To grasp the significance of the just-completed referendum in South Sudan for independence from the north, you have to know how bad the war was.
Early one morning in May 2000 I climbed into the back of a tractor crammed with guards and relief workers and rode for several hours across Sudan's Blue Nile state-seated on a jerry can of fuel with someone's AK-47 wedged between my knees. We headed to a camp of newly displaced southern Sudanese we had learned about from Michael Yerko Nadi, a schoolteacher and church elder in the area who went on to become WORLD's Daniel of the Year.
Michael had counted up to 20,000 villagers chased by northern soldiers and tanks from their towns and fields, their crops and homes torched. Such scorched-earth tactics by President Omar al-Bashir's National Islamic Front army in its fight with the southern Sudan People's Liberation Army had by then killed over 2 million and left 4 million internally displaced-in a country of 27 million.
When we arrived at the makeshift camp, we found families in shredded clothes living in lean-tos made of sticks. They had walked for two days before deciding it was safe to stop here. Emaciated children munched alongside goats on dry husks. A mother scooped water from a muddy creek and fed it by drops to her toddler. Nearly out of sight behind another lean-to lay a girl of about four, her hair orange with severe malnutrition, her skin taut over bird-like arms and ribs, her breath so shallow it barely shook off the flies. "Without help," said Dennis Bennett, an aid worker who made the trip that day, "they will all starve together."
Photographer Obed Kundu-himself a southern Sudanese with scars lashing his forehead from beatings by northern soldiers earlier in the war-ducked softly behind the hut to take pictures of the dying girl (shown here). She became the cover of our June 10 issue that year, already dead by the time it was published, an emblem of the awful atrocities and civilian toll the 20-year war would exact.
The week after it came out, I received calls from the State Department wanting to know the exact location of the Blue Nile camps. Human rights activist Nina Shea called me daily as she lobbied to create supply lines into the area despite a UN "no-go" status over Blue Nile and the reluctance of most relief groups to enter the war zone. Dennis Bennett returned a month later with supplies, found the population of the camps had doubled and a measles outbreak was sweeping through the children.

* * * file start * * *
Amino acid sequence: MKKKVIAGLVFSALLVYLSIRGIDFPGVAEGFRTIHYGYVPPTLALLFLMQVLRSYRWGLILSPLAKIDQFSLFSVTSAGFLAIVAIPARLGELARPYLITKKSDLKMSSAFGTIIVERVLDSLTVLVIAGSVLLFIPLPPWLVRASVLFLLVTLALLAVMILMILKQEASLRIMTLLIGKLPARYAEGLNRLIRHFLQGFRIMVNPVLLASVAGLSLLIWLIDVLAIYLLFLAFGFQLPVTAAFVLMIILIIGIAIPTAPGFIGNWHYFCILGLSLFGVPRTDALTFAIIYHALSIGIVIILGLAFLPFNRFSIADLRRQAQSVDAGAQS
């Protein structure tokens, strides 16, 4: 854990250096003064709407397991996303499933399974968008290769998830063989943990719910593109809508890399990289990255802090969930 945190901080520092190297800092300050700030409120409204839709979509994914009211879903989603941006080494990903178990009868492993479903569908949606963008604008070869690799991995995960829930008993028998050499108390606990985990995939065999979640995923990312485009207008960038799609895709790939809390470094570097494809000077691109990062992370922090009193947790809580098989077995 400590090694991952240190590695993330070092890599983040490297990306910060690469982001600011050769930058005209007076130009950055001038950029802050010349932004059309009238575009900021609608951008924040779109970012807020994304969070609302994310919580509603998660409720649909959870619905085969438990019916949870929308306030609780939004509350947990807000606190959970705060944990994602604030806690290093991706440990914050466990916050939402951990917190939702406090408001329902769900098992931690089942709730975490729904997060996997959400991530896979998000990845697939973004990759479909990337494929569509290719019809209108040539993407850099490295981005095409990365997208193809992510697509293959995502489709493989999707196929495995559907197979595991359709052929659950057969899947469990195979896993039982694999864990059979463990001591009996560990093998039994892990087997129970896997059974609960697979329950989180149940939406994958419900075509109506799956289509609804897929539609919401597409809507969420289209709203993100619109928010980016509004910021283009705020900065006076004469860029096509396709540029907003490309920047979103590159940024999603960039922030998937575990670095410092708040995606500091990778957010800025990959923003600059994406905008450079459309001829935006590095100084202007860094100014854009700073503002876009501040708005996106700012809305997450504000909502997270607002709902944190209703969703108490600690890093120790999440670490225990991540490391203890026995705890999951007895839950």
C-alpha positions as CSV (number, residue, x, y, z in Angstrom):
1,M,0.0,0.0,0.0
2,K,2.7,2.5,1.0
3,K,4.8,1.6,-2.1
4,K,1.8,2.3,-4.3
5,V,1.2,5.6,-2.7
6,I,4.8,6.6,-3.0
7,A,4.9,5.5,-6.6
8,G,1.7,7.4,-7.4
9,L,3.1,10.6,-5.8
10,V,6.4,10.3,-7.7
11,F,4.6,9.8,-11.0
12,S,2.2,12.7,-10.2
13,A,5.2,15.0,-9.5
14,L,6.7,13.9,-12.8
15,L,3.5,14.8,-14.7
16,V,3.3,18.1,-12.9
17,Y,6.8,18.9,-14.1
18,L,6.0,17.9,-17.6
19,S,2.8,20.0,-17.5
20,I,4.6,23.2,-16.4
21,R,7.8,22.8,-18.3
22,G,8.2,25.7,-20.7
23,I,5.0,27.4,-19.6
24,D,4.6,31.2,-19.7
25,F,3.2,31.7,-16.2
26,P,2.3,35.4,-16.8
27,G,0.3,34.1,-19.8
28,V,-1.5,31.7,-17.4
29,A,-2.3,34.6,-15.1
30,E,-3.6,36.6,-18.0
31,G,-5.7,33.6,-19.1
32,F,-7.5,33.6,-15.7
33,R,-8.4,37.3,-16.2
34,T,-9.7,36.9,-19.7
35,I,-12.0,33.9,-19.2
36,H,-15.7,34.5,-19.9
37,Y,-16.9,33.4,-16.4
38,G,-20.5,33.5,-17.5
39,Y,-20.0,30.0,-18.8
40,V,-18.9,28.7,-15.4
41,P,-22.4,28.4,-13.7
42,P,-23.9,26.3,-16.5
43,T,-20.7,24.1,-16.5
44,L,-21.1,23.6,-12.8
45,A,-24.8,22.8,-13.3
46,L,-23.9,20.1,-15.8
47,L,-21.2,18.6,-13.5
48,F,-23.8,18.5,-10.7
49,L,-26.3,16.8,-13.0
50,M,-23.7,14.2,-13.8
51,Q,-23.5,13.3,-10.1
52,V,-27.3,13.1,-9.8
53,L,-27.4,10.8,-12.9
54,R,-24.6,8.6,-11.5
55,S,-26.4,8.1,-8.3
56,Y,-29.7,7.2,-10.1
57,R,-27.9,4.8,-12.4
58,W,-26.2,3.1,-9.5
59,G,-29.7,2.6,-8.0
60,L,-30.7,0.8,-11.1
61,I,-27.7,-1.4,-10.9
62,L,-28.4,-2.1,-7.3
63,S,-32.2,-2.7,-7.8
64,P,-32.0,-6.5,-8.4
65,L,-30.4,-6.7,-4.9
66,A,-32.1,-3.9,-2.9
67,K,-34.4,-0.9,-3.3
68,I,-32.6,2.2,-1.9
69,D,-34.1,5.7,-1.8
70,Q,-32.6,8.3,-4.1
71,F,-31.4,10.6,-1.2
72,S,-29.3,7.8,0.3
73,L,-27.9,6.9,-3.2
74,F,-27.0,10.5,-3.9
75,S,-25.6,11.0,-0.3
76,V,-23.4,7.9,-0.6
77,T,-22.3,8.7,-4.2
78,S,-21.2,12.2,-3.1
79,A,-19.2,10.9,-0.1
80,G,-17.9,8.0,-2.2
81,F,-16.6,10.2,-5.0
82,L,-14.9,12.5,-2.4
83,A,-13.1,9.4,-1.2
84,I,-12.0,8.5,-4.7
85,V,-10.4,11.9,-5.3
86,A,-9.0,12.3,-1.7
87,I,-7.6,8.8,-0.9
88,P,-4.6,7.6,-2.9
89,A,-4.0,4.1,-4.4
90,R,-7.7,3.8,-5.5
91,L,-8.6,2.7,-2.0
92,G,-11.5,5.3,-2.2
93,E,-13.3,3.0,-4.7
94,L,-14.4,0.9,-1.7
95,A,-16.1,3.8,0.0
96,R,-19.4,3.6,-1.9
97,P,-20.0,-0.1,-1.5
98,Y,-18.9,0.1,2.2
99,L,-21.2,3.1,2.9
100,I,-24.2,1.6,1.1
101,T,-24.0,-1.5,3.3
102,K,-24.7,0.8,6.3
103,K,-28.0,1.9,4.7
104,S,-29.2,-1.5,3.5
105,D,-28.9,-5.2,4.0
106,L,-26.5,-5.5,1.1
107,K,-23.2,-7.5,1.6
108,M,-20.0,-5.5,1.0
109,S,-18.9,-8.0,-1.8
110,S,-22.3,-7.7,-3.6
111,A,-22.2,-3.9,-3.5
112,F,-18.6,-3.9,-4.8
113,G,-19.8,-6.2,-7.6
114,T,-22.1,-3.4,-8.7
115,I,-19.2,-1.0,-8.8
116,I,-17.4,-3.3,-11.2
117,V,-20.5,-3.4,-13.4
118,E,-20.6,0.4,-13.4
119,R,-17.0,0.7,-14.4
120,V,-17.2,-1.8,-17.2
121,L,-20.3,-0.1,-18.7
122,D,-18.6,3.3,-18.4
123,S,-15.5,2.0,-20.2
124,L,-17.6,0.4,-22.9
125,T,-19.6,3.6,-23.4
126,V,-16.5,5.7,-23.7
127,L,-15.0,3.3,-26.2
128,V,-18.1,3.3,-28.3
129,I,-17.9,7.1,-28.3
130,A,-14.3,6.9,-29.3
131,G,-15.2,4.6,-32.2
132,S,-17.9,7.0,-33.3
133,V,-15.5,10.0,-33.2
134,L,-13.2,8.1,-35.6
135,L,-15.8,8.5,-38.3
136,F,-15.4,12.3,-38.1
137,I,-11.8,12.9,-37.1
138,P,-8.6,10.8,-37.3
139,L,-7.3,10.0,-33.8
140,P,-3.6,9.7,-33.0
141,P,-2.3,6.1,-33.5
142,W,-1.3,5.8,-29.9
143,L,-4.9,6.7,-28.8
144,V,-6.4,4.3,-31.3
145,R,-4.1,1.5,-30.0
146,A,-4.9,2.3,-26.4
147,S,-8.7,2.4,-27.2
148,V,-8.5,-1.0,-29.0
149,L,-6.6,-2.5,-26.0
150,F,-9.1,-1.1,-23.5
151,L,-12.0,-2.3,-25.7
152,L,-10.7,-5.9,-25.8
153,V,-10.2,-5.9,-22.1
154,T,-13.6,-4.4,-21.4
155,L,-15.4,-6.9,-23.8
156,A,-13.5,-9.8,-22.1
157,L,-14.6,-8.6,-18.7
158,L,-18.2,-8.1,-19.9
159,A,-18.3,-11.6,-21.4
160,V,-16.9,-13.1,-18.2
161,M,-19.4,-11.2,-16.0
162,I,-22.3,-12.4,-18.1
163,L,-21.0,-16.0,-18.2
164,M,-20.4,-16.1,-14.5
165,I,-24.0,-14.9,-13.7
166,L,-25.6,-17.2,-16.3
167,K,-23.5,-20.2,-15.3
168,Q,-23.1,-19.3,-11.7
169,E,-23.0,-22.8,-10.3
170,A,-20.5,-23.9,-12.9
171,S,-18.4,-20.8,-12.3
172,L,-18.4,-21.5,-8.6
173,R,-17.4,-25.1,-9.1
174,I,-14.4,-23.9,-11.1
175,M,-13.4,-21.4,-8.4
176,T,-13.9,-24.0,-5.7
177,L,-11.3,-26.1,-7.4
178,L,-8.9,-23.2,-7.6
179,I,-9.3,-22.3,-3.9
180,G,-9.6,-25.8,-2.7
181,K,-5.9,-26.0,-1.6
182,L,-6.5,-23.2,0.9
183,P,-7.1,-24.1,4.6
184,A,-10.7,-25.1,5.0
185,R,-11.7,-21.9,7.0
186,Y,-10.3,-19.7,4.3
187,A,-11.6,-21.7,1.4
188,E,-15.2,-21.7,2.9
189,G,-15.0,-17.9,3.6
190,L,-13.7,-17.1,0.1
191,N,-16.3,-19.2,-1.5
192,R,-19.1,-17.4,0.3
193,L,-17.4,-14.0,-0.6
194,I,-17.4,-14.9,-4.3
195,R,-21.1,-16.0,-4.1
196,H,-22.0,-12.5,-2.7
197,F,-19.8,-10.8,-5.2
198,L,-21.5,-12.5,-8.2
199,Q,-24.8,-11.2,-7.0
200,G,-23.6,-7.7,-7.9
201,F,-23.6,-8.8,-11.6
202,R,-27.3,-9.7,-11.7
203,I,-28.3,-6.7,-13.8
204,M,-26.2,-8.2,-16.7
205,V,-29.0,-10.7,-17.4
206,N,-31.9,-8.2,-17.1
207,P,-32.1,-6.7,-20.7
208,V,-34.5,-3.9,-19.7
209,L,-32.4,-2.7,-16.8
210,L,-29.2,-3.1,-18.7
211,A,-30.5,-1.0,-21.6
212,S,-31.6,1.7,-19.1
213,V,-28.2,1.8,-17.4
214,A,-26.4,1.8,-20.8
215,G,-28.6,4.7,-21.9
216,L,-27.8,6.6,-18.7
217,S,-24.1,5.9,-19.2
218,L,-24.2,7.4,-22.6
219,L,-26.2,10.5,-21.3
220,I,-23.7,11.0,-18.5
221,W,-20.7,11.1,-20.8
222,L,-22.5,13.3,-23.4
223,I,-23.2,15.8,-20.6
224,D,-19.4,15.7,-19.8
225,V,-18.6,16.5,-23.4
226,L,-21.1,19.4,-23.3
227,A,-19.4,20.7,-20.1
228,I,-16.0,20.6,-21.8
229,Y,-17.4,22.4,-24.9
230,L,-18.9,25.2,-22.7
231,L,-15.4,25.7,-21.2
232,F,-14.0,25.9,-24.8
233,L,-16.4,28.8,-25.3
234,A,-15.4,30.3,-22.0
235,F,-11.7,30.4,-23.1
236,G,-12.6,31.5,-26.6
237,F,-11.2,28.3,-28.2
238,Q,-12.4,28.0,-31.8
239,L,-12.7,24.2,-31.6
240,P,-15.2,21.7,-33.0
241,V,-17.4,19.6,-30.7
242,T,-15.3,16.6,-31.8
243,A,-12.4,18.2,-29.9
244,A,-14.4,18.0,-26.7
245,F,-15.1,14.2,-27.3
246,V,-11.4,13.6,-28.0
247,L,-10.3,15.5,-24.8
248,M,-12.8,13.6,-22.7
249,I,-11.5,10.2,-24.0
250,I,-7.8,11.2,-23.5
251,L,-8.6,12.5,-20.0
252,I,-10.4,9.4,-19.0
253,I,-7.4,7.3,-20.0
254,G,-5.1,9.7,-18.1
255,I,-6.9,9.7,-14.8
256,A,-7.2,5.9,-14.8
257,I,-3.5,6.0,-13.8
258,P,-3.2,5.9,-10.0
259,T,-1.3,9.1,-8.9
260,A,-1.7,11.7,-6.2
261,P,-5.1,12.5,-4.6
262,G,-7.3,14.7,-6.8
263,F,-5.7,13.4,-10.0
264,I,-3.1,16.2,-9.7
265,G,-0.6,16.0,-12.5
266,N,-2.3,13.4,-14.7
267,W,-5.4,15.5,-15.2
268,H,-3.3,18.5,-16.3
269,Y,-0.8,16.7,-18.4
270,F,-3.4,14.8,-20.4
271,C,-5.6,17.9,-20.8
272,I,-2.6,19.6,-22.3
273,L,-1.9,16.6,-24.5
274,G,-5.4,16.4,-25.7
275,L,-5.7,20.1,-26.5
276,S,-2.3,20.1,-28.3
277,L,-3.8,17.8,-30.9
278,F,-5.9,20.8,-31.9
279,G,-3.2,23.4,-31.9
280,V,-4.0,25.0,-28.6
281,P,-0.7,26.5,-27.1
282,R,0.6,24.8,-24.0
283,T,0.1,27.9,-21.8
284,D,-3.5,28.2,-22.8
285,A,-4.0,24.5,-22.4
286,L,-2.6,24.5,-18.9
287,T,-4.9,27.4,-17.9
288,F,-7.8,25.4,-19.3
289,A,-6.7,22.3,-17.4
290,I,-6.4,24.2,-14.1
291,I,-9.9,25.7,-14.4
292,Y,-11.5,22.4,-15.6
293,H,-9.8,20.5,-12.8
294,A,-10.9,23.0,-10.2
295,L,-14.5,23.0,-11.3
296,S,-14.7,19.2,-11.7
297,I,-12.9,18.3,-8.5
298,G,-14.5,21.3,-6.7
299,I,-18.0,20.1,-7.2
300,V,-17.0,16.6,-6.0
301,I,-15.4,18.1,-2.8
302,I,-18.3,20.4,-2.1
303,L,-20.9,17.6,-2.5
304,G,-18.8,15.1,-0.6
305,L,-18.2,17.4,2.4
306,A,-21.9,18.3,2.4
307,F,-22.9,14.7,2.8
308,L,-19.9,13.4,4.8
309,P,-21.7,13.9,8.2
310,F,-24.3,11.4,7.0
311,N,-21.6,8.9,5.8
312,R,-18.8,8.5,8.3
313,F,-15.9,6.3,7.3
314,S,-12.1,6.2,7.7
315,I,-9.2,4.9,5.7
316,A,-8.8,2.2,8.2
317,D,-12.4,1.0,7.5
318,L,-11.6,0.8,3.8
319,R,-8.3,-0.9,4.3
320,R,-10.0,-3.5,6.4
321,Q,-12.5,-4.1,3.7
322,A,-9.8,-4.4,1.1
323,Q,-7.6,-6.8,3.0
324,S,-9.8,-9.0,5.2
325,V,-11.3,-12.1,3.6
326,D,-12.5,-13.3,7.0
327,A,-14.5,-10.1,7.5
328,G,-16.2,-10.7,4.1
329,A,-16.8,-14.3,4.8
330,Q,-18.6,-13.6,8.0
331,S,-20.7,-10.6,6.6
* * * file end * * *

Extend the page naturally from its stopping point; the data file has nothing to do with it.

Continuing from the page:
Fast-forward to January 2011 when over 3.7 million South Sudanese voted over 7 days on a referendum for independence. Turnout was 83 percent of registered voters-an amazing achievement for a battered populace. So far the tally in favor of secession is running at nearly 99 percent.
I asked Nina Shea to reflect on Sudan's decade of turning points leading to likely independence this coming July. Shea, a long-serving member of the U.S. Commission on International Religious Freedom and of the UN Human Rights Commission in 2001, says the confluence of two events were pivotal: the September 2001 appointment of former Sen. John Danforth as special envoy, and the U.S. invasion of Afghanistan that October.
"Danforth creatively came up with a series of 'confidence building' measures that were immediately fulfilled and led to both sides sitting down at the peace table," she said. Khartoum was willing to work with Danforth because "it feared being invaded like Afghanistan," as Sudan had harbored Osama bin Laden until 1996 and was on the U.S. terrorism list. "In other words," said Shea, "Danforth was the right man at the right time." And this is perhaps our first victory in the war on terrorism.
Shea believes South Sudan's prospects "are better than they've ever been." It will need U.S. assistance, and as Shea points out, the Obama administration should provide it-as the creation of South Sudan offers an opportunity to thwart the spread southward in Africa of militant Islamic radicalism that has emanated from Khartoum. And that is a rare opportunity for all.
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